Lecturer' Bio-bibliography

Massimo Danzi studied at the University of Pavia, with specializations at the Freie Universität in Berlin and at the Italian Institute for Historical Studies in Naples, obtaining his Ph.D. from the University of Geneva in 1989, with a thesis in Italian philology on the Lombard poet Matteo Bandello. In 1992-1993, he was a fellow of the Harvard University Center for the Italian Renaissance Studies. Returning to Switzerland, he was appointed first maître de recherche et d'enseignement and then professor of Italian literature at the University of Geneva. He was a member of the National Scientific Council for the VI Centenary of the Birth of Leon Battista Alberti (2004) and sits on the international scientific committees of several journals. Since 2018, he has chaired the Fondation Barbier-Mueller pour l'étude de la littérature de la Renaissance in Geneva and directs the journal of Renaissance studies Italique. His research has favored topics on the border between textual philology and social and cultural history. He has been interested in Petrarch and the poetry of the Middle Ages and the Renaissance, in moral and behavioral literature, with a focus on "economic literature" (dealing with "family" economy and household management). Of the architect Leon Battista Alberti, he has studied Latin and vernacular works and has been interested in Renaissance art and book collecting and the intellectual networks on which it rested in the Europe of the great patrician and aristocratic families. His curiosities include the medico-thermal literature that, from the 13th century onward, accompanied the practice of "medicated waters" in Europe, in a very modern dialogue between medical science and literature. He published the annotated critical edition of Matteo Bandello's rhymes (1989), Poeti del Cinquecento (in collaboration with G. Gorni and S. Longhi, 2001). He reconstructed the library of Venetian humanist Pietro Bembo in La Biblioteca del cardinal Pietro Bembo (2005) and brought together part of his studies in the volume "Ingenio ludere". Scritti di letteratura sul Quattrocento e sul Cinquecento (2022). For Edizioni della Scuola Normale, he also edited the edition of Giovanni Parenti's Poeti latini del Cinquecento (2 vols., 2021). In the medical and cosmographical fields, he has given the essay Per una storia della letteratura medico-termale tra Medioevo e Rinascimento (2022) and is finishing the edition of De Germaniae et Helvetiae thermis by Conrad Gessner of Zurich (1553). He has organized or co-organized conferences on Il Poeta e il suo publico. Lettura e commento dei testi lirici nel Cinquecento (Geneva, 2007), on bucolic literature: "Poesia en travesti". Spazio, cifre e statuto del codice bucolico tra Boccaccio e Marino (Geneva, 2018) and on Poesia dialettale del Rinascimento nell’Italia del Nord (Geneva, 2020). Or in the contemporary field, on Giorgio Orelli (Giorgio Orelli e il "lavoro" sulla parola, Bellinzona, 2013) and Enrico Filippini (Enrico Filippini a trent’anni dalla morte. Scrittura, giornalismo e politica editoriale nell’Italia del secondo Novecento, Milan, 2019). In the modern and contemporary fields, he has written on Tassoni, Alfieri, Leopardi, Ungaretti, Gadda, Giuseppe Zoppi, Alda Merini, Giorgio Orelli, and Enrico Filippini.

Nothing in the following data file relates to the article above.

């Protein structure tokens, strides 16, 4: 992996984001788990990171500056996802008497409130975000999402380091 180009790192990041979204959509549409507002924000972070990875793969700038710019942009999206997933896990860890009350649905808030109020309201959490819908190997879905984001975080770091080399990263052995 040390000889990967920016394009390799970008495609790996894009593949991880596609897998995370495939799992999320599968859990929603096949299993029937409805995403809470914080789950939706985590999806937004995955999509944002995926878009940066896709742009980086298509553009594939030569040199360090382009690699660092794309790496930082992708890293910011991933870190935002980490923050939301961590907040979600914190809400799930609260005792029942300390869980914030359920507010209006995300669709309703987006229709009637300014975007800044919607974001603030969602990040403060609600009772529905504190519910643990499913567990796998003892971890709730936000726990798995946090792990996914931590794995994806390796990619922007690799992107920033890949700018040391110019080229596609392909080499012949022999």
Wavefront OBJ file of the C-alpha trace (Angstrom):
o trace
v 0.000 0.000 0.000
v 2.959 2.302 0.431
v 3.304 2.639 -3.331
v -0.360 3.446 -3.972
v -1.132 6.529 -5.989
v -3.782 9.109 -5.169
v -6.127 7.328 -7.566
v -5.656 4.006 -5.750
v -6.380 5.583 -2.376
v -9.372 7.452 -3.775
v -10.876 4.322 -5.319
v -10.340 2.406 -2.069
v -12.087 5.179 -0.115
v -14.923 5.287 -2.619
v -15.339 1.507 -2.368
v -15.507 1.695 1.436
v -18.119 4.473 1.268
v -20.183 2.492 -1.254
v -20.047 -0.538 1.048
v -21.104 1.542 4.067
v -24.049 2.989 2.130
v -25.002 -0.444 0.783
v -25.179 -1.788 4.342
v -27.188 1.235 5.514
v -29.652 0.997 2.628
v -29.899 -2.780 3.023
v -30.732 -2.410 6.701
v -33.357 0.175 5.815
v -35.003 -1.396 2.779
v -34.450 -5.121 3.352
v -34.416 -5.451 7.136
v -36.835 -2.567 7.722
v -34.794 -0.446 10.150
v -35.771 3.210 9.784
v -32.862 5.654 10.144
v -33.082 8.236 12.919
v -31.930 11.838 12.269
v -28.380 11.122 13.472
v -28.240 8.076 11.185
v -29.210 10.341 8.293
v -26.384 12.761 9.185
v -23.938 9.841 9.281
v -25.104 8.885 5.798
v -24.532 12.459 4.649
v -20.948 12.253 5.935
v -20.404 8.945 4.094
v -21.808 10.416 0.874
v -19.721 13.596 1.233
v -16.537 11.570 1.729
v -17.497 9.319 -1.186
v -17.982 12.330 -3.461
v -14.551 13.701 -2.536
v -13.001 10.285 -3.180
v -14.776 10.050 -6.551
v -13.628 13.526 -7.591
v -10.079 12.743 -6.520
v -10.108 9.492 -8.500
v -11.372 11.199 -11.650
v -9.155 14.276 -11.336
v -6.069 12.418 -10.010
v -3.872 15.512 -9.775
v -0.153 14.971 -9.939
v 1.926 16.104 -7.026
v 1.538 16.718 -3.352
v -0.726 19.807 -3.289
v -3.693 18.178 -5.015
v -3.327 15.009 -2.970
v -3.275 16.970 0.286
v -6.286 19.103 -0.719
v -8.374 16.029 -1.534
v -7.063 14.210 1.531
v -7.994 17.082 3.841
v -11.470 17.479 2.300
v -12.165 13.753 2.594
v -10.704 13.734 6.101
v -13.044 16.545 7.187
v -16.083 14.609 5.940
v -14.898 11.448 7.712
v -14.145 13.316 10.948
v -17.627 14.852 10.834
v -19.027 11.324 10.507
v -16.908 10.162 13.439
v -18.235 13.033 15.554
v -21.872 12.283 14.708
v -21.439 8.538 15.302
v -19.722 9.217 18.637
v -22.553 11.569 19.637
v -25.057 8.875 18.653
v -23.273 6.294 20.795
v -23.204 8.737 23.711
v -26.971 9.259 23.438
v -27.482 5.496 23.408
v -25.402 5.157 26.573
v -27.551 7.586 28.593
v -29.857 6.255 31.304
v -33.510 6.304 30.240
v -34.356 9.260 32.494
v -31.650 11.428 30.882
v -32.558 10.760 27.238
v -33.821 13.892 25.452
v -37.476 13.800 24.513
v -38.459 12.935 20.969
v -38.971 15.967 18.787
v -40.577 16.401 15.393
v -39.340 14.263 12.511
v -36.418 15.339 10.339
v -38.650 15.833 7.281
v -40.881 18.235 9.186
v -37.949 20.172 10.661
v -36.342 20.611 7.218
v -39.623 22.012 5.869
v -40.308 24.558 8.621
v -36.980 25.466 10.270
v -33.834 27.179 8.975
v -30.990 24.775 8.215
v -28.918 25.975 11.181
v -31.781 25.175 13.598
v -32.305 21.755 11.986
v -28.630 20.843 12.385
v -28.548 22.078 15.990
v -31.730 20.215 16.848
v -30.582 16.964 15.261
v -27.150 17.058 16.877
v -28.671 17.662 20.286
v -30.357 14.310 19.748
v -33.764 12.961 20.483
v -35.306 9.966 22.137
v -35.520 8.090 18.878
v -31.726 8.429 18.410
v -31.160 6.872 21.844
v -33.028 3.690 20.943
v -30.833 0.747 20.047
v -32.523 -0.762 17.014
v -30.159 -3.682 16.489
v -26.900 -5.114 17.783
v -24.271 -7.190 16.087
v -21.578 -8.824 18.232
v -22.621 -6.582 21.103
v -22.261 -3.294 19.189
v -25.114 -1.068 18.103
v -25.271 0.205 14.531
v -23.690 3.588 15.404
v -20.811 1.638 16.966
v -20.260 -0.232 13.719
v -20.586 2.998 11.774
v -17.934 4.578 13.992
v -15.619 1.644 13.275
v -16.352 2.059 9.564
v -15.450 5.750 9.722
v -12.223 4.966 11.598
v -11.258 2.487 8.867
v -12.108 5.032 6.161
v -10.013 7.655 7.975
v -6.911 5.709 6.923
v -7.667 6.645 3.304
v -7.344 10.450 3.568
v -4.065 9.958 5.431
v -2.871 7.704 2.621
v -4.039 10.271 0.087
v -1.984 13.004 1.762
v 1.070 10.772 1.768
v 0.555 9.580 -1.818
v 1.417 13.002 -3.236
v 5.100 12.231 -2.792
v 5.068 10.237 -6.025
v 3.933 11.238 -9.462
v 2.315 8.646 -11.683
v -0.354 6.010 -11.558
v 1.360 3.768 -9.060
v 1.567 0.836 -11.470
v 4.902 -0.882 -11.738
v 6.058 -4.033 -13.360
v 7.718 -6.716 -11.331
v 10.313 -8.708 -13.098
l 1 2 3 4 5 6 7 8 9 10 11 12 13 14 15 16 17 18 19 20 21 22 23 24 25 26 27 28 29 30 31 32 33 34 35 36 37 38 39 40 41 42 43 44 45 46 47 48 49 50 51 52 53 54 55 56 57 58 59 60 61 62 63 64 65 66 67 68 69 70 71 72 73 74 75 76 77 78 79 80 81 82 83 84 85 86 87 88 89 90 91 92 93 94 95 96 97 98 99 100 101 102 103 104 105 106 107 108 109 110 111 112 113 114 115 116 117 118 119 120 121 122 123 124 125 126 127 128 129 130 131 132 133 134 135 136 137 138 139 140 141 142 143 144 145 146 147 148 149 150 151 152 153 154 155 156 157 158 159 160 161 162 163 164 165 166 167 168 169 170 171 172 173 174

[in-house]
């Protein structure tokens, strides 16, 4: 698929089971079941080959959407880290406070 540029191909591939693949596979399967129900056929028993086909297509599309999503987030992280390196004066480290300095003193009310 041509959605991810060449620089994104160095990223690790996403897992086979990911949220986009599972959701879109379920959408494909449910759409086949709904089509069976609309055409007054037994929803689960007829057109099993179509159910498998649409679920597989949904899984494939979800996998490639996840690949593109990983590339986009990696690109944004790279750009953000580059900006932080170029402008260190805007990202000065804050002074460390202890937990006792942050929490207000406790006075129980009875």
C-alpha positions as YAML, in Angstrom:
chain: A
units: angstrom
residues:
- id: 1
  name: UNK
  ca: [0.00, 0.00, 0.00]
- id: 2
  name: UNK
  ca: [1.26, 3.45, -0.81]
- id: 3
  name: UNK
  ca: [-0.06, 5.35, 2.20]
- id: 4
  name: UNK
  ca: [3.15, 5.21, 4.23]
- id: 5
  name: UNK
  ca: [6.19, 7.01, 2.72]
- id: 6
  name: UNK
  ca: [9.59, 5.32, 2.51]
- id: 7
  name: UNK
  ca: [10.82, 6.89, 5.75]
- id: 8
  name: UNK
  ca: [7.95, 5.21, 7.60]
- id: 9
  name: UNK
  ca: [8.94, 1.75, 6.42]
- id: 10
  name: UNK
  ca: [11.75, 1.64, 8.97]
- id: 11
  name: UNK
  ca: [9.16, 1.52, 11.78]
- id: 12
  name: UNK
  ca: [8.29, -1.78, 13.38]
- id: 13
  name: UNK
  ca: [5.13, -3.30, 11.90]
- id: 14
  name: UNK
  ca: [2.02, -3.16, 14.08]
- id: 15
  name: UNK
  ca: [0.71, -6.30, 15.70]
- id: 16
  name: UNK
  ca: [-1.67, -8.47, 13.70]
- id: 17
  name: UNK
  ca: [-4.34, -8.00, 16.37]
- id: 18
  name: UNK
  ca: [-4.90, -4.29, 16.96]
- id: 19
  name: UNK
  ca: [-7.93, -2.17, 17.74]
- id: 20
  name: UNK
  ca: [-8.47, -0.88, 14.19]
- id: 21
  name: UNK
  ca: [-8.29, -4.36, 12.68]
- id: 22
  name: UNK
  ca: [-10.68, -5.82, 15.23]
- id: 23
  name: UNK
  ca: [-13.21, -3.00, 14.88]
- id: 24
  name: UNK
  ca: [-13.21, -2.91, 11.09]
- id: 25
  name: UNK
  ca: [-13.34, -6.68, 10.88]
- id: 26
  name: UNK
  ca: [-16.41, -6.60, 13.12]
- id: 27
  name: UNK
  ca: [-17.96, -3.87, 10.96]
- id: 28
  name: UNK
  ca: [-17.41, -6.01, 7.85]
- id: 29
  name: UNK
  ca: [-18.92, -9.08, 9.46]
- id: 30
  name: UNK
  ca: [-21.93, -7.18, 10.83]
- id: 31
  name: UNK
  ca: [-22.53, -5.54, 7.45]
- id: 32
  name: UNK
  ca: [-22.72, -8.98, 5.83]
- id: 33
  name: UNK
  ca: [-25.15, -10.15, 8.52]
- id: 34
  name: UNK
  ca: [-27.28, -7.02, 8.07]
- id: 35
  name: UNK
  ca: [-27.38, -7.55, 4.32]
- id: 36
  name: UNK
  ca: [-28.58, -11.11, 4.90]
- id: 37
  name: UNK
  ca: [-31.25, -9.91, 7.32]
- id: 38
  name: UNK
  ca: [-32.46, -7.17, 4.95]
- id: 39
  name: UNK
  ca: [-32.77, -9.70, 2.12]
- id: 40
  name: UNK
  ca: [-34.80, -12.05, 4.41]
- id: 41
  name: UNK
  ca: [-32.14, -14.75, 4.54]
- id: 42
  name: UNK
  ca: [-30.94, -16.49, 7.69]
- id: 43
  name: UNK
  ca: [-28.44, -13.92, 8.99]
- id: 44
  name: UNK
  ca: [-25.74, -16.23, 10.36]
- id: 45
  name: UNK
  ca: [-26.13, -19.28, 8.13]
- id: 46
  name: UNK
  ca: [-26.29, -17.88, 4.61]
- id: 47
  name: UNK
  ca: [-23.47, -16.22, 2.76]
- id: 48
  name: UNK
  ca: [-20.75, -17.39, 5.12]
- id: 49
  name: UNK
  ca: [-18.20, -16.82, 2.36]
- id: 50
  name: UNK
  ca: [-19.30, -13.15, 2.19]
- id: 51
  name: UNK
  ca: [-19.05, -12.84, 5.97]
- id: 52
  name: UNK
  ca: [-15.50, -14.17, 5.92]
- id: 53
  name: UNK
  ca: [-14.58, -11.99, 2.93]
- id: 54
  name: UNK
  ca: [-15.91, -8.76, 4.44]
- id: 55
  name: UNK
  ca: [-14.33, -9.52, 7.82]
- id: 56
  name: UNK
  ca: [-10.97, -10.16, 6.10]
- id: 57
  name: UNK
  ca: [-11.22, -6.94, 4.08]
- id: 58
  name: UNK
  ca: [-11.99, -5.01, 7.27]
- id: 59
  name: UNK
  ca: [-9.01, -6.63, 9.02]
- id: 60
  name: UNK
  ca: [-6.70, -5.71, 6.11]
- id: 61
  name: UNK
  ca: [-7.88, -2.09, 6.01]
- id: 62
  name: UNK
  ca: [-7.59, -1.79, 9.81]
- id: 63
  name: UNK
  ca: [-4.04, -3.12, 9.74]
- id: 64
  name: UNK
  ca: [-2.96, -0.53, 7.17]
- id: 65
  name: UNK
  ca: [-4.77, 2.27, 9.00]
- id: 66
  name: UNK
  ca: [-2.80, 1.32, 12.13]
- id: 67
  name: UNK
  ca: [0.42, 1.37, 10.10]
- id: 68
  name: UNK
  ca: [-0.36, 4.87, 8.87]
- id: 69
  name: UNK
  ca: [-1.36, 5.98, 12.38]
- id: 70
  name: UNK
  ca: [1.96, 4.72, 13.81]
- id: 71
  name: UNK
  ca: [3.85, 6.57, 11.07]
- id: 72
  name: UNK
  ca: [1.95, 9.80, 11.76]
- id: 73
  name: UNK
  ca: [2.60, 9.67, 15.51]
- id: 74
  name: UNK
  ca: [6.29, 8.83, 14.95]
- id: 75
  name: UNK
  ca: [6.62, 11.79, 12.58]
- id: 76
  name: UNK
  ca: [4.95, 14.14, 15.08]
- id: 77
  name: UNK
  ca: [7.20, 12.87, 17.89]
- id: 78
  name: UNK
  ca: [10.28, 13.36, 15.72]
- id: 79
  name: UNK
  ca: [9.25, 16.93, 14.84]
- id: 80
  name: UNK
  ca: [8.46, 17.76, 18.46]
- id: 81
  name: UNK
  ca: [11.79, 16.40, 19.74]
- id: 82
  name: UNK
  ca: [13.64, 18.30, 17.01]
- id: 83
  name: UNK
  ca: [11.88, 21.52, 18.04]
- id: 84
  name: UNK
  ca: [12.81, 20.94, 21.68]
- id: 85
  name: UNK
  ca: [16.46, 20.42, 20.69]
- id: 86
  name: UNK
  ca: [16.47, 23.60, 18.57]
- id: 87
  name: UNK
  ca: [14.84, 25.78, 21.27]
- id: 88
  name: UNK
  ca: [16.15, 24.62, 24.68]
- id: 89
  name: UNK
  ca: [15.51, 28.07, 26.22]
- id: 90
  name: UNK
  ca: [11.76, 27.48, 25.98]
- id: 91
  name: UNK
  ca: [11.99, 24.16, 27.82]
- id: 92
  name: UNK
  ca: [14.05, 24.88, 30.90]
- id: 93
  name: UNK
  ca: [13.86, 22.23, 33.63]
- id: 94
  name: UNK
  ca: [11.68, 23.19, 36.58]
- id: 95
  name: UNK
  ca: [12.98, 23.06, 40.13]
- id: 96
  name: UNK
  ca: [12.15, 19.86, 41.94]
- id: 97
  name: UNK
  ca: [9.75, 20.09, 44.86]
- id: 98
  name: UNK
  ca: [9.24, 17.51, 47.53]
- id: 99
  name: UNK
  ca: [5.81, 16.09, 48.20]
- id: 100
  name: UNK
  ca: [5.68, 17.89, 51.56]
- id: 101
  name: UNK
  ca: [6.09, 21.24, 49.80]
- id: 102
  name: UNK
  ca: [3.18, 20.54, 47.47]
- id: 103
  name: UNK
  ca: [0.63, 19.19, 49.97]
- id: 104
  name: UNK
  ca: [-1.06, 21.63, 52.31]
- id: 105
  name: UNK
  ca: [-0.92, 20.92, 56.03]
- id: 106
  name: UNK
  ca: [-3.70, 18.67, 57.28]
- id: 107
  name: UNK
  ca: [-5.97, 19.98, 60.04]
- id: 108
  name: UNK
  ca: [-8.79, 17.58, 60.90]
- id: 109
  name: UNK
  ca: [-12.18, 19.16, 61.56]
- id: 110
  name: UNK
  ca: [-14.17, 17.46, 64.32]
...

The Foundation wanted to question some leading figures in today's cultural world, asking them to present the projects and issues on which they are working. The idea is to bring into dialogue at a distance qualified gazes on the nodes of our present, to highlight their risks, opportunities, and prospects. Not, of course, to listen to the last word on what is happening today, but rather to enter their laboratories of thought and try to focus on a kind of ongoing geography of the present time: to orient ourselves, to find ourselves, to map out possible virtuous paths-despite the disorientation and uncertainty that characterizes us, in an age that is very rich in technological resources, but very poor in future perspectives. Rather than inviting them to reflect on a guiding theme, as is the Eranos-Jung Lectures usual practice, we wanted to offer the lecturers the chance to present to the audience the issues they are working on, to see how the gaze on an object is constructed, through what sensibility, what concerns, what desire for understanding, and what method. And, of course, what passion. It will be a journey that will allow us to visit some “great worksites of contemporaneity” dedicated to different thematic areas: i.e., the state of health of our democracies; the fate of the “book” object and interiority in the time of endless distraction and social media; the reality of the metaverse, the overcoming of the human, and the resources of mysticism; the sonic perceptive in a society that continually solicits the sense of hearing; the solitude of the artist in the glittering world of the commodification of creativity; the drifts of the divine; and the meaning of making culture. In essence: a journey outside and inside ourselves.